The Importance of the Brand to a Business
When people hear the word “branding,” they likely think of something simple such as the Nike Swoosh or the Macintosh Apple. They think of a logo, and not much more. But what many people fail to realize is that a brand is so much more than a logo.
A brand is a message, a mission statement, a product, an emotion, and oftentimes, a lifetime memory that carries meaning. It is your favorite breakfast cereal as a kid, your first car when you turned 16 and the mascot of your favorite sports team, and everyone has that one brand they love.
When trying to explain the deeper meaning of a brand, one of the best examples I can use is that of the Washington Redskins. Recently, this NFL team has faced some scrutiny in regards to their mascot. So much so that many people have urged them to change it.
When this discussion became known to the Redskin’s organization and fans, there was instant backlash. The fans did not want to let go of their beloved mascot, and the Redskin’s organization did not want to let go of their successful brand.
Some people agree with the idea of changing the mascot, and others do not. This discussion is not to take a stance on this controversial political issue. It is however, to try and understand why letting go of that mascot caused such an uproar in the Redskins organization and in the hearts of Washington football fans.
To understand how much meaning a brand can carry is to understand how it can make or break your business.
The Importance of Branding
A brand is a business’s livelihood. No matter how close minded a business owner may be, it is undeniable that he or she needs to have a brand associated with their business or product. This concept is something that the majority owner of the Redskins, Dan Snyder, understands the importance of.
When you threaten to take away a company’s brand, you erase the years of history associated with it. Regardless of whether or not getting rid of their mascot is right or wrong, tossing it out is essentially starting over from scratch.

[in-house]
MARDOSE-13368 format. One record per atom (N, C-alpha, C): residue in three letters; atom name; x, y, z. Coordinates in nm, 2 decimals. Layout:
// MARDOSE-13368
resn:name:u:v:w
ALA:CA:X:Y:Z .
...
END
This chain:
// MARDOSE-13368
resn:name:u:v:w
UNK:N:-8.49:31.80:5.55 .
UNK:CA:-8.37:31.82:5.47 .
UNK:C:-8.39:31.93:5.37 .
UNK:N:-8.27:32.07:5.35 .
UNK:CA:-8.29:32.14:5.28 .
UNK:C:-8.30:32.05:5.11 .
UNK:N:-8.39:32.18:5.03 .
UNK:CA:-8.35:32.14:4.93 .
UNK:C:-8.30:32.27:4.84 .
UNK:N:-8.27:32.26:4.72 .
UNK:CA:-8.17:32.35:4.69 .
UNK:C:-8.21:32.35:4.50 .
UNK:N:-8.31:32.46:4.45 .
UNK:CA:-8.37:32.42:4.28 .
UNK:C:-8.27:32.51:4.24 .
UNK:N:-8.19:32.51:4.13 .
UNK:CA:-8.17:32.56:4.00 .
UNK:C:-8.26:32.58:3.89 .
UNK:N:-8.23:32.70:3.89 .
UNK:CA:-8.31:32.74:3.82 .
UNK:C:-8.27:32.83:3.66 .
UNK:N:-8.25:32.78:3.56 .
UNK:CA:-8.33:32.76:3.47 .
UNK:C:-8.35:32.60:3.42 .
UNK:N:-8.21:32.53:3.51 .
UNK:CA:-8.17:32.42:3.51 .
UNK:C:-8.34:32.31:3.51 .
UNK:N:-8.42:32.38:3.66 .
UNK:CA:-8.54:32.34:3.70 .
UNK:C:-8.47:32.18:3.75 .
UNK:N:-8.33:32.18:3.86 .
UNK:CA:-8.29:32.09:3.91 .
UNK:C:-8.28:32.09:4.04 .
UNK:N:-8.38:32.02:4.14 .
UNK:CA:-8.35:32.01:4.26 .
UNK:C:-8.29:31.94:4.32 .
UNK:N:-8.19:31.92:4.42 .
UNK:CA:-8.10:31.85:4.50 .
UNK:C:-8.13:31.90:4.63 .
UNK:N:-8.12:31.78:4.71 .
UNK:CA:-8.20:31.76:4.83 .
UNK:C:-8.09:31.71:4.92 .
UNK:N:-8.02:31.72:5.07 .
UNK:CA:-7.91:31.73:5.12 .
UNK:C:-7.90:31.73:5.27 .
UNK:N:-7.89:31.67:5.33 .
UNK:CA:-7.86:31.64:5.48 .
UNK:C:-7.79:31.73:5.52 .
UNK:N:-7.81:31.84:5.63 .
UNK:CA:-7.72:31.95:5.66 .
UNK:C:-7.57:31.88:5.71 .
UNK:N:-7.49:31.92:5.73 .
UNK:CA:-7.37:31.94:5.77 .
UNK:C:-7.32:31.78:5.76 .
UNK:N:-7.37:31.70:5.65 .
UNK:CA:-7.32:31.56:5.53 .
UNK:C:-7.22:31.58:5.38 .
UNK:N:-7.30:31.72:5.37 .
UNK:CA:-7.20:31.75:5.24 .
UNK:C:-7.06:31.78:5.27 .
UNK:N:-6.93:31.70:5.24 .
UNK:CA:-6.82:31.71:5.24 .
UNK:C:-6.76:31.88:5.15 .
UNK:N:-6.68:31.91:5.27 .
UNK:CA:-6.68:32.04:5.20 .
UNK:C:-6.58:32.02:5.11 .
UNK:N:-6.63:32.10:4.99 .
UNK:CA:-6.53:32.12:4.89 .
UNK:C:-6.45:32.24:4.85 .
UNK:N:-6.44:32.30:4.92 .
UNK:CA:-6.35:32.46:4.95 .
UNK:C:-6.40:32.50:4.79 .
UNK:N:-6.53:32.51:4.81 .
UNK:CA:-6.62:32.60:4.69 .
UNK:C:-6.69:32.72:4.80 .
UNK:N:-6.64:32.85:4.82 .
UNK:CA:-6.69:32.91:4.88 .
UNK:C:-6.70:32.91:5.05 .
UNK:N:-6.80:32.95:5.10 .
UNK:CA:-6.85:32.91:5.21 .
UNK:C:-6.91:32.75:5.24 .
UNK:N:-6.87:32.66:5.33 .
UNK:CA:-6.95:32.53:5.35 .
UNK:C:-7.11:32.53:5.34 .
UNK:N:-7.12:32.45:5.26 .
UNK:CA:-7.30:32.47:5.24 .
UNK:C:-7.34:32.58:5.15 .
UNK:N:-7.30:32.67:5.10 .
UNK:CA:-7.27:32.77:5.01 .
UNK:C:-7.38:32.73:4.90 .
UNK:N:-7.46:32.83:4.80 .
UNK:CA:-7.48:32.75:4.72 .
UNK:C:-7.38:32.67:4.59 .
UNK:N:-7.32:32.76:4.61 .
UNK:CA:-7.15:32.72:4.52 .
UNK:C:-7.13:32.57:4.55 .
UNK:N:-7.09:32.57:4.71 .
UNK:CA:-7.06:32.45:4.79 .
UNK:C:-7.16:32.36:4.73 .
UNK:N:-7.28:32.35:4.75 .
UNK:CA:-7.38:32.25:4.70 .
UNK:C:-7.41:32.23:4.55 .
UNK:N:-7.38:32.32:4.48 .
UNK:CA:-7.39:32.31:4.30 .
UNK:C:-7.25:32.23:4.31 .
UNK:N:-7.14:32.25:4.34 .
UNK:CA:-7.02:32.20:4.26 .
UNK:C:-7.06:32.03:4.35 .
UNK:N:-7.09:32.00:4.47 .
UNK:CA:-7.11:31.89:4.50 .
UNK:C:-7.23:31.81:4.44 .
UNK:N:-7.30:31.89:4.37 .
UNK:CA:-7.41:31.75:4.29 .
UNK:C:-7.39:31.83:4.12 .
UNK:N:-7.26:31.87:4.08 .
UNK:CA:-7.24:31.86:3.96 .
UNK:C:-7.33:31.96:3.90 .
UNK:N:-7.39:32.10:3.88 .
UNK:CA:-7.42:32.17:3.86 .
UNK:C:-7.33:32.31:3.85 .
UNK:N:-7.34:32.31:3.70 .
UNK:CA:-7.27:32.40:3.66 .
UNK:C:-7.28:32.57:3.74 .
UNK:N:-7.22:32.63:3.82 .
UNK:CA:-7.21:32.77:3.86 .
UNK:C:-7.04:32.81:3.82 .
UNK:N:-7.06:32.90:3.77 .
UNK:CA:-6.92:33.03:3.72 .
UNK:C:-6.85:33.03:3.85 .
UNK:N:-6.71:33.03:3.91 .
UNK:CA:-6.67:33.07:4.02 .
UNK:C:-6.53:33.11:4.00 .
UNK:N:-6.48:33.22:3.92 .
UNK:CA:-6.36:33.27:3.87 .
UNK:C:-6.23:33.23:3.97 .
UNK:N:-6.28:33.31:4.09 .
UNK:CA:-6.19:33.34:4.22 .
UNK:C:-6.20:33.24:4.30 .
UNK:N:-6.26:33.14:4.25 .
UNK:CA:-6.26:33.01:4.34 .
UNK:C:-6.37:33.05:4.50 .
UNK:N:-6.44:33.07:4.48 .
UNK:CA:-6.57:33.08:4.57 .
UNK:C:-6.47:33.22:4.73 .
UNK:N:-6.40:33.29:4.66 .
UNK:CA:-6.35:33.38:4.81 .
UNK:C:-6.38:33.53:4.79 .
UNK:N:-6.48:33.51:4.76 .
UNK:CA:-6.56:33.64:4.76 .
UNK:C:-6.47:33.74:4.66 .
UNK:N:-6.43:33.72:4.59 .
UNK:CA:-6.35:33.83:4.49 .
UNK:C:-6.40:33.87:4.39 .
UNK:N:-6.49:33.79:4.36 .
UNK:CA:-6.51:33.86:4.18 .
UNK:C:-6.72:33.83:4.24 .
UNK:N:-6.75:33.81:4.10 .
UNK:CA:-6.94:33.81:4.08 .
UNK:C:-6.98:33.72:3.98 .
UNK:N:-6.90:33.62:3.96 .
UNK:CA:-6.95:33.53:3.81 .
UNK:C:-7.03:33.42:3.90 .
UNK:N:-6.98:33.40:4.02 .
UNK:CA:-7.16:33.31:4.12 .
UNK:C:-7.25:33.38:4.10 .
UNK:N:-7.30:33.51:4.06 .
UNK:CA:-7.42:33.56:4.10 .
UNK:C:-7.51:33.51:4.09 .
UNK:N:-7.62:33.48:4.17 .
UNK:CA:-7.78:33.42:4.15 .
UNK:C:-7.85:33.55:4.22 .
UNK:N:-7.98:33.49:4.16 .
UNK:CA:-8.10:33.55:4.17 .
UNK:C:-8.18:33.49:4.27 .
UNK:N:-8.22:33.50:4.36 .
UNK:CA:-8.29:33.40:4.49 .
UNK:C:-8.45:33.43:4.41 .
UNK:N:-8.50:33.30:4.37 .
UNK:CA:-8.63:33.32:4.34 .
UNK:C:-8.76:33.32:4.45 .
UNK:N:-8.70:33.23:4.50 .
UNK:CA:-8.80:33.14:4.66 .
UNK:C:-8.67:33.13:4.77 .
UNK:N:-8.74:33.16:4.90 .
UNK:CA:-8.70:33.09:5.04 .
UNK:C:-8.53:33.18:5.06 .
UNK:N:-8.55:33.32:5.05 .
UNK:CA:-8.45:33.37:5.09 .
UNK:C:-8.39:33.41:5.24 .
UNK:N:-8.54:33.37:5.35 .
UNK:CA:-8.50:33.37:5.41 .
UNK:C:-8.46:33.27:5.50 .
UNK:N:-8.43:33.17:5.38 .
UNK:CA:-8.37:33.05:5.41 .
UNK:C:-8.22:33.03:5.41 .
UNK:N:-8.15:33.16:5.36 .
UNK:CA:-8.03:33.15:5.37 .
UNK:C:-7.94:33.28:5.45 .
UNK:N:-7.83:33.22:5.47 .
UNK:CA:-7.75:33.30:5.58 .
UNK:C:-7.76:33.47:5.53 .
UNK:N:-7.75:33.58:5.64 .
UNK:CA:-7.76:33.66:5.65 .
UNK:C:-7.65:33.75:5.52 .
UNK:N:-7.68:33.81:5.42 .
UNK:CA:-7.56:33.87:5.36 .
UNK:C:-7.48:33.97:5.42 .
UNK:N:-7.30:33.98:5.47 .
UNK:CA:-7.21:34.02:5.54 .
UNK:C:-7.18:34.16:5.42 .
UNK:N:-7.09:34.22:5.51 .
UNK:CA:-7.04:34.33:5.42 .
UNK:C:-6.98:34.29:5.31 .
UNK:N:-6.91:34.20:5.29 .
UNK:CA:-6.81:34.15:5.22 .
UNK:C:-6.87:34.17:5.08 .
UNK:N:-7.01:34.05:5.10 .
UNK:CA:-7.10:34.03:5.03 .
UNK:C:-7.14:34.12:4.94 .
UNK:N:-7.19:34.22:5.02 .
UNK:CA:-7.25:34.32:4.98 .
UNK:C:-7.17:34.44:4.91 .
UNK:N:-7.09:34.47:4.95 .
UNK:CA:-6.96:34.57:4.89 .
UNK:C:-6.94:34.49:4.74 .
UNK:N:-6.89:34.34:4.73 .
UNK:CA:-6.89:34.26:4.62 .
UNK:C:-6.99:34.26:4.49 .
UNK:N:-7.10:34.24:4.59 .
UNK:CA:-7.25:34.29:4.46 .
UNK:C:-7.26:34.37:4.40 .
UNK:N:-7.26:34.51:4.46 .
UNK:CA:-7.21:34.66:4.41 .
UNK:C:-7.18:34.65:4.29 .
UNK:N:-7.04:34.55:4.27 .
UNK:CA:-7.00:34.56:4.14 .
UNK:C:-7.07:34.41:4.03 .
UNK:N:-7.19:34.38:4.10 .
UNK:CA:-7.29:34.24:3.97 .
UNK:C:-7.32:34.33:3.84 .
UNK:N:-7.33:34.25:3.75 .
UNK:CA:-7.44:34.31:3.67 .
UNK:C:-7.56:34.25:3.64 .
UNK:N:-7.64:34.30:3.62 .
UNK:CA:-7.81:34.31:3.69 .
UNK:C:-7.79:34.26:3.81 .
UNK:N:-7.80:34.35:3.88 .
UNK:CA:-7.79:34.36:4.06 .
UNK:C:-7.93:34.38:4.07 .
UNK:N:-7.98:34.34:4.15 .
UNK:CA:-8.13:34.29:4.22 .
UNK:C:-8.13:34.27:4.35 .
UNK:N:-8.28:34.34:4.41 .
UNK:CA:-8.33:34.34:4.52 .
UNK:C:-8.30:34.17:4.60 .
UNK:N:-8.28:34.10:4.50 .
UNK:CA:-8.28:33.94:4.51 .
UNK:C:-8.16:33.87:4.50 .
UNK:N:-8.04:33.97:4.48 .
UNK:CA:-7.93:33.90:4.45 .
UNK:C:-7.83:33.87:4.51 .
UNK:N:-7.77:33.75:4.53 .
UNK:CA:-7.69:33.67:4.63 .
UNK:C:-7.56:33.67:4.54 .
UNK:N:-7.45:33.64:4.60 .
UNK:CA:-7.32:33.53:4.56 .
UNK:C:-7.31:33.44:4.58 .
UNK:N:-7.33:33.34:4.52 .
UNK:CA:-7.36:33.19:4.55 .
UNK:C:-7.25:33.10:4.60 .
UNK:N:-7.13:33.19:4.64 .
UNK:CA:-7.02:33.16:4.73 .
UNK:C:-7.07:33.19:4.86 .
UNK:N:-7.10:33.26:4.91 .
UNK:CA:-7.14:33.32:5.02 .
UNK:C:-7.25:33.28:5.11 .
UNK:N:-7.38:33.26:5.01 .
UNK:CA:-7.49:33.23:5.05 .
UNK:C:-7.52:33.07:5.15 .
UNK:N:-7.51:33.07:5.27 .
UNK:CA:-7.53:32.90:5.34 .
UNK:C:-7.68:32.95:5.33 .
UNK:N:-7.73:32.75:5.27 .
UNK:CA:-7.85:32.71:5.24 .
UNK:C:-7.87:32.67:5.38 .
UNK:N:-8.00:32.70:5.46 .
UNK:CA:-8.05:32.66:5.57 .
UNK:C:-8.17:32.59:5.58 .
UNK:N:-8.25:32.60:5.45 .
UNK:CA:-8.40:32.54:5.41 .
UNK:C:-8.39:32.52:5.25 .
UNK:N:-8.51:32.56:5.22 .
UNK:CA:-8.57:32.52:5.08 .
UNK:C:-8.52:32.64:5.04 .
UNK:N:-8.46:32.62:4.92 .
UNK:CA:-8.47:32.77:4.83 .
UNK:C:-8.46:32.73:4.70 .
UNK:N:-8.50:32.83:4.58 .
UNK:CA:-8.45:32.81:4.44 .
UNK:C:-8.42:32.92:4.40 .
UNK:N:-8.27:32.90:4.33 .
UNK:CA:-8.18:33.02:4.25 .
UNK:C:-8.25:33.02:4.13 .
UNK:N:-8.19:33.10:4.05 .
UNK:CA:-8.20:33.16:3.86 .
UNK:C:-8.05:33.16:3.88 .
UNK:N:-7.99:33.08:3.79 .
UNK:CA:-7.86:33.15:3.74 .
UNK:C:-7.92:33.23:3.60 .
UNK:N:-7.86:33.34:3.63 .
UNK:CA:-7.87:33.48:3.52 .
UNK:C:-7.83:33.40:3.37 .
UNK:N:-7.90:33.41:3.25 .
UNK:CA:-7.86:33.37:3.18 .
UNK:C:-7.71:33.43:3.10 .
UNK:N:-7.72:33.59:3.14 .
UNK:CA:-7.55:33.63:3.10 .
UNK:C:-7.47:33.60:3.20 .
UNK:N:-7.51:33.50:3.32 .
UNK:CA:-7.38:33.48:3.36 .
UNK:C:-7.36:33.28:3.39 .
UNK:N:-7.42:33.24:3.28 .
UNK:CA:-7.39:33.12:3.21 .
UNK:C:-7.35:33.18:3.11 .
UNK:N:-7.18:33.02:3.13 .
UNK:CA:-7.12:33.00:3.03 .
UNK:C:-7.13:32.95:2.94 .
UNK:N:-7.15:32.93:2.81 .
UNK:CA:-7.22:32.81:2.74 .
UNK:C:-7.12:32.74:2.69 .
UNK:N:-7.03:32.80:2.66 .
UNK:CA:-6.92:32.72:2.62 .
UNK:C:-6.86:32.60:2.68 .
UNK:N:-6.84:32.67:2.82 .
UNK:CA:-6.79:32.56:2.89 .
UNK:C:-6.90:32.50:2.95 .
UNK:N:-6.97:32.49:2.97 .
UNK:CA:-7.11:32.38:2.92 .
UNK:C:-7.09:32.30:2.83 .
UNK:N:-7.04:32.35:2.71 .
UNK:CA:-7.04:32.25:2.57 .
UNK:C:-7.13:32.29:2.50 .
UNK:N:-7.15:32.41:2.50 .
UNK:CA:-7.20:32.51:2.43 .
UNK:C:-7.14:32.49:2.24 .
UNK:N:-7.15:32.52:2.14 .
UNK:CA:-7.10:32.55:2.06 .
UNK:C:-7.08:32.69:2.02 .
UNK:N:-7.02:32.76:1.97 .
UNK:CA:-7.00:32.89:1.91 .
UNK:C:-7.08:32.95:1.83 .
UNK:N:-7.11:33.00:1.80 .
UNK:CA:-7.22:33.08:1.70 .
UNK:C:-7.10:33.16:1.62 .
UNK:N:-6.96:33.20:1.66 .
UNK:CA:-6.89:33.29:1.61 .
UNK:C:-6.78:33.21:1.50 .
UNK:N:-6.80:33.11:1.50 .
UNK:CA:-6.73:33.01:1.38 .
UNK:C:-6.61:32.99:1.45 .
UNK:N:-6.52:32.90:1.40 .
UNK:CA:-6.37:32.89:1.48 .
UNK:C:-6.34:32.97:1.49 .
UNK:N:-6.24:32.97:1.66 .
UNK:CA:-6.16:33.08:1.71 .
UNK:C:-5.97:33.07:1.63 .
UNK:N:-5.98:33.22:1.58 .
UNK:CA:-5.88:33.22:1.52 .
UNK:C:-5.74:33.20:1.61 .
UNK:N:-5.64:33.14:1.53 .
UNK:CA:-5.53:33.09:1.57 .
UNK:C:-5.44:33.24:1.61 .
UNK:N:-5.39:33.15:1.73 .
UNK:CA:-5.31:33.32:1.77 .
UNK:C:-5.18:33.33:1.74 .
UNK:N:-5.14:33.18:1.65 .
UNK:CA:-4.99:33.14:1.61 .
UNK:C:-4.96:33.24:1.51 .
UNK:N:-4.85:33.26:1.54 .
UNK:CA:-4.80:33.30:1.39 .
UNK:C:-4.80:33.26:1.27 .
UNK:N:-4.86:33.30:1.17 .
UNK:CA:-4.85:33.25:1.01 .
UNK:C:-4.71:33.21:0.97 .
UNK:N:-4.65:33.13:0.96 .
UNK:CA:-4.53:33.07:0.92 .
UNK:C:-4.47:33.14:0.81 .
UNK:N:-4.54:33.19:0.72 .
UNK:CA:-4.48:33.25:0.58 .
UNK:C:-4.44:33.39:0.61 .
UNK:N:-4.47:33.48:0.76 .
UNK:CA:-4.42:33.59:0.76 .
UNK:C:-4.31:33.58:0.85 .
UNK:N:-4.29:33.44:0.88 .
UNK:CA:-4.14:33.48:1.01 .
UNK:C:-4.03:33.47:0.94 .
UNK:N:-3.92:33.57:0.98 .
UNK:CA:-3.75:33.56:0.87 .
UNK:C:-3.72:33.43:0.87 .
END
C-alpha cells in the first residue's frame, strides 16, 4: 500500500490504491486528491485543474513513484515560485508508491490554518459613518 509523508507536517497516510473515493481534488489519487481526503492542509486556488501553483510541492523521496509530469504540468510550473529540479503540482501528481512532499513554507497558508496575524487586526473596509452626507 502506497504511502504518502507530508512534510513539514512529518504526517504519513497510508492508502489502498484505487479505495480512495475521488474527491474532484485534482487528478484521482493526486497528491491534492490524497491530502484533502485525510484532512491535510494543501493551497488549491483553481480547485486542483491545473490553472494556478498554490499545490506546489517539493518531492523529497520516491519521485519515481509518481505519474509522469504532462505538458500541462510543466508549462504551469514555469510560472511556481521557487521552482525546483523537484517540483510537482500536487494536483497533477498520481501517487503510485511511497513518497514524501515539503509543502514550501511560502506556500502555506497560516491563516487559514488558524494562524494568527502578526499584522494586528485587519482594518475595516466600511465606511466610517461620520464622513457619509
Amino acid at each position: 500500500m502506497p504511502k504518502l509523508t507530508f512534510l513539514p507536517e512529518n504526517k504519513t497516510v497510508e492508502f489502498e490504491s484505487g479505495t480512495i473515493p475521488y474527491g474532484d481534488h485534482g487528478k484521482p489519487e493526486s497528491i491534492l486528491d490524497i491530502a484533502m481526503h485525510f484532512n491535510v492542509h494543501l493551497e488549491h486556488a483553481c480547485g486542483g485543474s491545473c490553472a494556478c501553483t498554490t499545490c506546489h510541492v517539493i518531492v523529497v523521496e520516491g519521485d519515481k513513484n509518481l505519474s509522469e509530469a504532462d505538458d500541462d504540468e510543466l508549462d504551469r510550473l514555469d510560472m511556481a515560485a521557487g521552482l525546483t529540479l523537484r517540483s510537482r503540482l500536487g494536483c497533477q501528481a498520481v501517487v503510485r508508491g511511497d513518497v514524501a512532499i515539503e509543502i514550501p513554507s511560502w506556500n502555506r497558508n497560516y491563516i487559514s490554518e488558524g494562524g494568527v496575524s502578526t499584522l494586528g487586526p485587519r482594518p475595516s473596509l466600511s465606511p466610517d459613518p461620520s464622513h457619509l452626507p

Aside from giving a company a logo or a slogan, a brand does four primary things for your business.
- Makes your business recognizable
- Builds a reputation for you and your company
- Builds a connection with your audience
- Transforms you into a trusted source
Establishing those four items is no easy feat. It took the Redskins 82 years, and it takes many organizations 50+ years to establish the credibility Washington has. It is something that takes time and dedication, and even if you do manage to achieve those items, one misstep within the business can cause it to be gone in the blink of an eye.
Building a Brand
The process of actually building a brand can be as simple or as complex as you want it to be. Just because you’ve created one in a simplistic way doesn’t mean it won’t work, and just because you’ve invested thousands of dollars and years of hard work in it, doesn’t necessarily mean it will be successful.
The most important thing you can do for your brand is to think through your strategy carefully. This process warrants some vital steps, including requiring you to:
- Decide who you are
- Identify your audience
- Develop a color scheme and a mood
- Design a logo
- Be consistent